The cock crows. It’s about 4.30 in the morning (or so it seems to me) and it is time to get out of bed and get busy. The Wife, lying beside me, grumbles and turns her face to the wall. In the half-light, I stumble to the kitchen and make a ‘tray of tea’ to tempt her into wakefulness. Why do we need to be up so early? We are on holidays for goodness sake! Move the clock forward by an hour or so. We are in the car, driving towards a market. They start early. Long before any civilised nation would be thinking of a mid morning coffee, they then close for lunch. The lunch closure lasts for a number of hours. So if one wants to get anywhere in time to see it open and populated by French people, one needs to be up with the lark. Some holiday!
Thankfully, there are a number of compensating factors. It is worth dragging one’s carcass out of the bed to get the choice of the food. More of this in part 4 of this little series. For now, let me regale you with the fruits of one such venture. An early evening meal (it had to be, we were so tired) of Faux Fillét with Concentrated Onions and ‘Very French’ Beans.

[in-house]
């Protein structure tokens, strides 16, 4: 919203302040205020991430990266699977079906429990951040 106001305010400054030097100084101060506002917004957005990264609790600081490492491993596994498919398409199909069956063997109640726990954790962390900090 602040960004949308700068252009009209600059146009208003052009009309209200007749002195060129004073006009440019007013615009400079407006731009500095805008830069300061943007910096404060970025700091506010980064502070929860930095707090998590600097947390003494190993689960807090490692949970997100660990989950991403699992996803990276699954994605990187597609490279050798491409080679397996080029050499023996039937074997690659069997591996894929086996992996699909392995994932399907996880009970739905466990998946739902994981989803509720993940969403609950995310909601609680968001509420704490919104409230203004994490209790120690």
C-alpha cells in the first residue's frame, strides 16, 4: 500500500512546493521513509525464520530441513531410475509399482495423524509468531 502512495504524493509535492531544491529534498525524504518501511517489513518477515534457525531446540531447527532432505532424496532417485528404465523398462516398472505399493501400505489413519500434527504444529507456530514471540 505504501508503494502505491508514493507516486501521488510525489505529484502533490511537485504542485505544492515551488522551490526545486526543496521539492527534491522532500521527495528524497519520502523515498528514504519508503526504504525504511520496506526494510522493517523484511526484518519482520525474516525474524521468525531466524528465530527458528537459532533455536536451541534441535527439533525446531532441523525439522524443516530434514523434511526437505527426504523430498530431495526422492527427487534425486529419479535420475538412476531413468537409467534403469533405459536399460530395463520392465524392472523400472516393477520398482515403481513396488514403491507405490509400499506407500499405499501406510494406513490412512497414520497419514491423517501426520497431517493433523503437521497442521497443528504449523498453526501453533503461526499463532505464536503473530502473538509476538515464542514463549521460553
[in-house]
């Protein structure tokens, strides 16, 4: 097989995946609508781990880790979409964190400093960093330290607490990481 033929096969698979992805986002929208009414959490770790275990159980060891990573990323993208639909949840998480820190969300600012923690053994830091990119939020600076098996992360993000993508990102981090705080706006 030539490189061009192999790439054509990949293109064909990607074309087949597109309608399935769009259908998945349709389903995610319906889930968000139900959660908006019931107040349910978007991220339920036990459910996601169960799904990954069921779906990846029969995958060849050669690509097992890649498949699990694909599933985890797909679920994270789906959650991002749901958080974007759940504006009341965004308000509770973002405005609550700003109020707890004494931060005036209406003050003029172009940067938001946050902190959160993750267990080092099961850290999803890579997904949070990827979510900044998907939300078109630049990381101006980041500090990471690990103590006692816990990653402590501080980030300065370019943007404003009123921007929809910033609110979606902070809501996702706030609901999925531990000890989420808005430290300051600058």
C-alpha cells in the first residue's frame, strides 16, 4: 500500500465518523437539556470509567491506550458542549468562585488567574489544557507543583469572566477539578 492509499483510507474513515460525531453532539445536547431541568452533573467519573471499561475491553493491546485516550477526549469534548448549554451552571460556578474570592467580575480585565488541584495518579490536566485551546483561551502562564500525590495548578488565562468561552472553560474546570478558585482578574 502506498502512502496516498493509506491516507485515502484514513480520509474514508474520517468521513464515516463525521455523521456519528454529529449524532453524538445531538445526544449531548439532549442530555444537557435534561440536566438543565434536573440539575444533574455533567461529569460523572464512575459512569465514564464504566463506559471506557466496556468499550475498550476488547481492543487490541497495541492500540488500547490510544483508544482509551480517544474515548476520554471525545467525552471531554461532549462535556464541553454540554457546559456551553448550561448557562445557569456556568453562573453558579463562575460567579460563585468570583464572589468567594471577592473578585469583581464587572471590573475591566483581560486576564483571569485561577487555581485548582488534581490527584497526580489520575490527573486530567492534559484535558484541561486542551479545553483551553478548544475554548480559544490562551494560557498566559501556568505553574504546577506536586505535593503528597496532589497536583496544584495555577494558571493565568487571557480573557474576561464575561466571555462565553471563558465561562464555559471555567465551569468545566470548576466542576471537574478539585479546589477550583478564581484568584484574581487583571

Ingredients as per the photo. You don’t need a list. The beef cut is Faux Fillét (pretend fillet), Striploin or Sirloin depending upon from where you hail. The rest you can work out for yourselves. I’m too tired to list them.
If we are going to be tired of an evening, we may as well be a bit ‘tired and emotional’ as they say. So, get the wine open.
While the wine is breathing, slice the onions and put them in a little olive oil, in a pan over a medium low heat. Add a tablespoon or so of balsamic vinegar.
Slowly reduce them down, stirring occasionally to prevent them either burning or sticking. While this is happening, light the barbecue, wash and chop / prepare the other vegetables.
Side note on French Beans: Here in Ireland, we get our ‘French’ beans from Nigeria. The French grow loads of them and keep them in France.
After a good half an hour, the onions will be a sticky, tasty mess.
Leave it for about as long as it takes to read a couple of sentences. Sentences about as long as these two. Then count to thirty and turn the steak over. It should be crispy and beginning to caramelise on one side. Repeat the timing thing and take the steak off. Let it rest for 5 minutes. Slice it and serve with ‘Very French Beans’ potatoes and those lovely caramelised onions.
Enjoy a glass of that lovely red with this delicious, simple, very ‘French’ meal and then go to bed. You are tired. It must be nearly nine o’ clock and you have been up for twenty hours.